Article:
After my last post, I’ve signed up to Medium and am currently experimenting with it by updating and publishing some posts from my old blog. Revisiting this content has actually been eye-opening, primarily because of how dated it is. Not just the subject matter, but the quality too. I’d anticipated this process would involve little more than tweaking a fine lines here and there. Instead, I’m having to do some serious rewriting.
My old blog had hundreds of posts, yet only a handful drew a consistent audience. The rest were largely forgotten about, both by Google and visitors to the site. Most of it was commentary on a particular event, or thoughts on a book or blog post I’d read. Great at the time, but not so good several years later, when new events took up the headlines, different books became must-reads, and links to other sites inevitably broke. A prime example was a post about how to be productive on a Blackberry! At the time, it was a good, useful read and I was proud of it. But who’s going to find any value in it now?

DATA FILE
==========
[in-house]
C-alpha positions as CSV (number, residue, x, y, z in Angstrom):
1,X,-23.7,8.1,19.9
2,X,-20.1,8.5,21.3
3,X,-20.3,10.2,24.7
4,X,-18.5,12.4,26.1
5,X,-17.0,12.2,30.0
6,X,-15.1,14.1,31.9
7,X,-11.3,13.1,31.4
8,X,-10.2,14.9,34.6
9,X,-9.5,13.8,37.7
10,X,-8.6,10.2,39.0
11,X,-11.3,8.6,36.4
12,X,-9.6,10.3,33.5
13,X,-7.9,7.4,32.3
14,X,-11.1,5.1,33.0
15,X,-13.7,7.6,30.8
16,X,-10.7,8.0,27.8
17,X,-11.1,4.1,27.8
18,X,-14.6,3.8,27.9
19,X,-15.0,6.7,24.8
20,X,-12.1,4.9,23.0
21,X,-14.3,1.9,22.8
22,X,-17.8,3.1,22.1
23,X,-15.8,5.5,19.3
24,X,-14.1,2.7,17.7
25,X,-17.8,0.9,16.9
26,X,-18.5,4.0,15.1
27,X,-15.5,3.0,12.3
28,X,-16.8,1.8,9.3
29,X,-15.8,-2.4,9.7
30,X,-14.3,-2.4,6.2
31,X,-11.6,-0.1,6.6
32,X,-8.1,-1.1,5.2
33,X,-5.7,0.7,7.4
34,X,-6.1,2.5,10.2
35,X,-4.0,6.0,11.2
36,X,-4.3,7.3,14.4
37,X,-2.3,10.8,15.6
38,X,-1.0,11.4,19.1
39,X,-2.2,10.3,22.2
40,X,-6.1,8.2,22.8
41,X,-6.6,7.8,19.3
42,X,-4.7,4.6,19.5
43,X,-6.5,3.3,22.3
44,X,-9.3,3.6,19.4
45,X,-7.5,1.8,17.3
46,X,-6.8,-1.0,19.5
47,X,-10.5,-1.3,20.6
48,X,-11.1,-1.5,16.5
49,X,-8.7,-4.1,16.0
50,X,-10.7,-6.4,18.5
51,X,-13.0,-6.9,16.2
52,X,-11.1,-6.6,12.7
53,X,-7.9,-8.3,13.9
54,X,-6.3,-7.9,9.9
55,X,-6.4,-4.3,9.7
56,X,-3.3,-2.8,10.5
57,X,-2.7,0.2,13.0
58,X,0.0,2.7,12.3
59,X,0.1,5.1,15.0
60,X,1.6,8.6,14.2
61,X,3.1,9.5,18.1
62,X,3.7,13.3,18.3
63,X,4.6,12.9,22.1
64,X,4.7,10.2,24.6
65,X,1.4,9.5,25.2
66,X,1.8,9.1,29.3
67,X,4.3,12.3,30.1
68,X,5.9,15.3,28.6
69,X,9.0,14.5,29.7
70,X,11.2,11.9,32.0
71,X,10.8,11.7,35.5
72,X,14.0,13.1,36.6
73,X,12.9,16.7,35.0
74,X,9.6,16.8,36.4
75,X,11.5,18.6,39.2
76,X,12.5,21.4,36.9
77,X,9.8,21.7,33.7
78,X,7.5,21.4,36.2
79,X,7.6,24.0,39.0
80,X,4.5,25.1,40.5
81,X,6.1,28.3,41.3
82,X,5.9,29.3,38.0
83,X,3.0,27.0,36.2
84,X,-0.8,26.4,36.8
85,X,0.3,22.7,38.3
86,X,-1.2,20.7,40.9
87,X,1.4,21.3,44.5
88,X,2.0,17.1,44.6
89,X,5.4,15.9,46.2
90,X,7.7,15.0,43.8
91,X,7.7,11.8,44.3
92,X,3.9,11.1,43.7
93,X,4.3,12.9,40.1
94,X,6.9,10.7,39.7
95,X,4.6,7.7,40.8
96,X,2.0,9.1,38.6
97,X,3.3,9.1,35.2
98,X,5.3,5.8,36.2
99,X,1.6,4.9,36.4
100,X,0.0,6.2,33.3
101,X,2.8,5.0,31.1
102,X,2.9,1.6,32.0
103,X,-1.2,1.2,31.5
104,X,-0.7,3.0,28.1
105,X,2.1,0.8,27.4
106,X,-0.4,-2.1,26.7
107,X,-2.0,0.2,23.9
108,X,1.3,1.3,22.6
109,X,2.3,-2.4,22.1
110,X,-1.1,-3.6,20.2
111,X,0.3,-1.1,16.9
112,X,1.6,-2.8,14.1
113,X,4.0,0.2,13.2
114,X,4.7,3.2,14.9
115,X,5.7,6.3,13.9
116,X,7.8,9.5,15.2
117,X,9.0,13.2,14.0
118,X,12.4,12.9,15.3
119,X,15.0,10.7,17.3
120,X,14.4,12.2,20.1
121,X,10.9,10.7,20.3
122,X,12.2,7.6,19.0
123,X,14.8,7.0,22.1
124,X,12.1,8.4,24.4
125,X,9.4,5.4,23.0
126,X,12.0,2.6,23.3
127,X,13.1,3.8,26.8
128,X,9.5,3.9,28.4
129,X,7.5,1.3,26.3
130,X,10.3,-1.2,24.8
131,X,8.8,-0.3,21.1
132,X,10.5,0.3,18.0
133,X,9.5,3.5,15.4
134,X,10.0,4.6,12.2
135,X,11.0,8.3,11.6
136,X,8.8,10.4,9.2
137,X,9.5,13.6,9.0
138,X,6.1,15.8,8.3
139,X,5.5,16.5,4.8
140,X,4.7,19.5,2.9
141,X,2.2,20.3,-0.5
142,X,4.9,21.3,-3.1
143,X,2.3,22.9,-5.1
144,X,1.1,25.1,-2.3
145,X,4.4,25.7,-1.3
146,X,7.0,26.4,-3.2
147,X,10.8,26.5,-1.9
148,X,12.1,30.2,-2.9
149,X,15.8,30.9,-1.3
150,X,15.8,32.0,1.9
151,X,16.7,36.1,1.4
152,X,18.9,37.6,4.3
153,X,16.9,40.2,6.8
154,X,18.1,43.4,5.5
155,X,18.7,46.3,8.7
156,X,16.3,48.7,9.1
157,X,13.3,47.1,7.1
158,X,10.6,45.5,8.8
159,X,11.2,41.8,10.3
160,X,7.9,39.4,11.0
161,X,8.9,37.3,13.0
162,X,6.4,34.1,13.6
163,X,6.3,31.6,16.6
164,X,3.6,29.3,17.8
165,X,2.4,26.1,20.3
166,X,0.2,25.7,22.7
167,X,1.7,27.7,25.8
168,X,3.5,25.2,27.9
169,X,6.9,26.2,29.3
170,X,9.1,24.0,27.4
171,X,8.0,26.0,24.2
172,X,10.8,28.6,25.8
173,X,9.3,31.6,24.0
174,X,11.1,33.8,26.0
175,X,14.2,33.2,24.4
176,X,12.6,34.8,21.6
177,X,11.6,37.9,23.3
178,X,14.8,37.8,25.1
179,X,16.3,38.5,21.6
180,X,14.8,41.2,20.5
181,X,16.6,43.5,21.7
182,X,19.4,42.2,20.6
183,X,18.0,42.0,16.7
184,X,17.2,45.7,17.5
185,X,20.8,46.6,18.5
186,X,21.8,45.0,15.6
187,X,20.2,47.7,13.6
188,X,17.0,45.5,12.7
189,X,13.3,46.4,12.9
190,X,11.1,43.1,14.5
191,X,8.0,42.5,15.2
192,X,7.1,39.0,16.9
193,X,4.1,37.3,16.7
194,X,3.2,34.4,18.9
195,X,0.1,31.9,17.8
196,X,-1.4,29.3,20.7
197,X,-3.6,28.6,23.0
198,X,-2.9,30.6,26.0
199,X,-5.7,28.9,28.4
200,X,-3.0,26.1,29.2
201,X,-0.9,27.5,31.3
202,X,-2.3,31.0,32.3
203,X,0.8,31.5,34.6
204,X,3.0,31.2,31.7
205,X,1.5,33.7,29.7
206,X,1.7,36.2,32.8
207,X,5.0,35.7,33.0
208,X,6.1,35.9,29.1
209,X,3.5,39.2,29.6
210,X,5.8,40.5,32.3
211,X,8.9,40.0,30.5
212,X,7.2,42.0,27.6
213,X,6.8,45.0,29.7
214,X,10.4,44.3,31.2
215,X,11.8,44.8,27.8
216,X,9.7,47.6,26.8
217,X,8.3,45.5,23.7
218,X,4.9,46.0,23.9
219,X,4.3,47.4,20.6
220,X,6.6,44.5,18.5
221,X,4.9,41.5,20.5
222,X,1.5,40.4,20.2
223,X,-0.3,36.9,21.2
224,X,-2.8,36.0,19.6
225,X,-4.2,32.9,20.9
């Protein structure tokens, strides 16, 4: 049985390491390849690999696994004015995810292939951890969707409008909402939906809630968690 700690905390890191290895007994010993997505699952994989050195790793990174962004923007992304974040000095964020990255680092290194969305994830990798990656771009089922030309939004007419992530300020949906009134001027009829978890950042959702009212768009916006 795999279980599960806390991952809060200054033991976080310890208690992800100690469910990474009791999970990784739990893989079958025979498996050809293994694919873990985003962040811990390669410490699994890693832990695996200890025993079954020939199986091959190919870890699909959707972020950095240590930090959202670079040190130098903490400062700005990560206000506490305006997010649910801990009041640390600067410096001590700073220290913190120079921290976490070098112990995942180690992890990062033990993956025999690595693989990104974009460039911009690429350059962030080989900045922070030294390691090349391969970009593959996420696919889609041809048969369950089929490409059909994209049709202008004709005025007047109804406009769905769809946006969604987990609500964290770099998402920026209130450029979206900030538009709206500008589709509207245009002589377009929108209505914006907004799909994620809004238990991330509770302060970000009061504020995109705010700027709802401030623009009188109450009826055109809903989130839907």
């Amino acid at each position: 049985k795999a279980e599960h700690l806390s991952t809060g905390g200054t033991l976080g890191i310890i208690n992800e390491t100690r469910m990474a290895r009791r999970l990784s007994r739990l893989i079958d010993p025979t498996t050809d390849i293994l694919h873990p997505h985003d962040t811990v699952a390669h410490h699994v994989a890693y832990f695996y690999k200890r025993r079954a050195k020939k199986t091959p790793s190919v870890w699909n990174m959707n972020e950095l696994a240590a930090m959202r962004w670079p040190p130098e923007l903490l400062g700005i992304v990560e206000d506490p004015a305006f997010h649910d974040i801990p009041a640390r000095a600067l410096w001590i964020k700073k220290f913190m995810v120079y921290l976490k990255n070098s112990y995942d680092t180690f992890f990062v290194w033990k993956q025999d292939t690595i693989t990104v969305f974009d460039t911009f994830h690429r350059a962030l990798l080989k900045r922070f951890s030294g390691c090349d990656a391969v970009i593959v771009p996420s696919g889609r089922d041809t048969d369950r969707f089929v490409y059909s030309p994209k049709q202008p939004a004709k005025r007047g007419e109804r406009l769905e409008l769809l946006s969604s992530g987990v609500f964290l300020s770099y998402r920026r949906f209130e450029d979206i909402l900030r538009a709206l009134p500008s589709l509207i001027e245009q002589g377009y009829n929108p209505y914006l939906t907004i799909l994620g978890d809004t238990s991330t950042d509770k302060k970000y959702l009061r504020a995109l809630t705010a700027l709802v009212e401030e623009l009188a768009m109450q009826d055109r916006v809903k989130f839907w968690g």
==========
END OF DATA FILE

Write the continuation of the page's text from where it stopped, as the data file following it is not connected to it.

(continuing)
It got me thinking. What if I could take out the time-defining elements of my content? Better yet, what if I focused on topics that were relevant long-term? That way, my content wouldn’t go to waste or lose value. I called this idea timeless blogging. And it was a mistake.
Blogging isn’t time-less it’s time-full. Beside the obvious fact that posts come in chronological order, they are also a stream of thoughts, ideas and opinions, that change and evolve. All writing is of its time, both in terms of the subject matter and quality of writing. It’s what inspires the writing in the first place. To try and remove that inspiration, to update the post years later when that inspiration is no longer there, is to risk diluting it.
There are parallels with my writing nowadays. I worked on my first book for five years. Such a long period of time meant my thinking changed, and so did the fundamentals of the plot. In fact, it changed multiple times, even between the first two drafts. And this wasn’t because I always came up with “better” ideas, it was because what interested me in the beginning, naturally changed three, four and five years later.
My intention has always been to return to this book in the future. Maybe I should just start afresh instead. It might feel like a waste to scrap so much work. It would certainly be a shame. But nothing, not even writing, stands still.